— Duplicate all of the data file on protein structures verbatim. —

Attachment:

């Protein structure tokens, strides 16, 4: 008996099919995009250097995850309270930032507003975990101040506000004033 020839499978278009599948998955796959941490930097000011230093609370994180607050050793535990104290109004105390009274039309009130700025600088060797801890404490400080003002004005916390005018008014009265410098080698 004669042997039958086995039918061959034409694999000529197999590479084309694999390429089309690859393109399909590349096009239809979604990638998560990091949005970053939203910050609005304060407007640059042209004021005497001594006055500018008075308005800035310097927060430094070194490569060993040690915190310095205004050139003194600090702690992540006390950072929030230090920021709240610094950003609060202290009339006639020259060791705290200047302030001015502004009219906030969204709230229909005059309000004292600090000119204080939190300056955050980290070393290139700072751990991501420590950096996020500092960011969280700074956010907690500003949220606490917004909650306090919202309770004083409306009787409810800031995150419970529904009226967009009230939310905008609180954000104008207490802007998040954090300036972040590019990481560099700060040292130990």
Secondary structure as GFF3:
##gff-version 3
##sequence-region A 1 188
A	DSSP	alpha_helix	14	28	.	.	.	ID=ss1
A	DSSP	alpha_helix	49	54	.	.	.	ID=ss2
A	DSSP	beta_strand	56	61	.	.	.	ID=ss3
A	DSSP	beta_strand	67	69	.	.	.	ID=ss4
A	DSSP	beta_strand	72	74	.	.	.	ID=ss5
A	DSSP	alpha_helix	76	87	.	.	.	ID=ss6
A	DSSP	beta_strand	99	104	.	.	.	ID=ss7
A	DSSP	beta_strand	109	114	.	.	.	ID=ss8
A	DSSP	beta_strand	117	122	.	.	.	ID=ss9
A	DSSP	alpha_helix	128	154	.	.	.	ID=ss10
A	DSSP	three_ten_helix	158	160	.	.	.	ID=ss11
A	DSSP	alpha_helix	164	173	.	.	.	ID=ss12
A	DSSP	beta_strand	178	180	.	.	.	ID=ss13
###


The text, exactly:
């Protein structure tokens, strides 16, 4: 008996099919995009250097995850309270930032507003975990101040506000004033 020839499978278009599948998955796959941490930097000011230093609370994180607050050793535990104290109004105390009274039309009130700025600088060797801890404490400080003002004005916390005018008014009265410098080698 004669042997039958086995039918061959034409694999000529197999590479084309694999390429089309690859393109399909590349096009239809979604990638998560990091949005970053939203910050609005304060407007640059042209004021005497001594006055500018008075308005800035310097927060430094070194490569060993040690915190310095205004050139003194600090702690992540006390950072929030230090920021709240610094950003609060202290009339006639020259060791705290200047302030001015502004009219906030969204709230229909005059309000004292600090000119204080939190300056955050980290070393290139700072751990991501420590950096996020500092960011969280700074956010907690500003949220606490917004909650306090919202309770004083409306009787409810800031995150419970529904009226967009009230939310905008609180954000104008207490802007998040954090300036972040590019990481560099700060040292130990």
Secondary structure as GFF3:
##gff-version 3
##sequence-region A 1 188
A	DSSP	alpha_helix	14	28	.	.	.	ID=ss1
A	DSSP	alpha_helix	49	54	.	.	.	ID=ss2
A	DSSP	beta_strand	56	61	.	.	.	ID=ss3
A	DSSP	beta_strand	67	69	.	.	.	ID=ss4
A	DSSP	beta_strand	72	74	.	.	.	ID=ss5
A	DSSP	alpha_helix	76	87	.	.	.	ID=ss6
A	DSSP	beta_strand	99	104	.	.	.	ID=ss7
A	DSSP	beta_strand	109	114	.	.	.	ID=ss8
A	DSSP	beta_strand	117	122	.	.	.	ID=ss9
A	DSSP	alpha_helix	128	154	.	.	.	ID=ss10
A	DSSP	three_ten_helix	158	160	.	.	.	ID=ss11
A	DSSP	alpha_helix	164	173	.	.	.	ID=ss12
A	DSSP	beta_strand	178	180	.	.	.	ID=ss13
###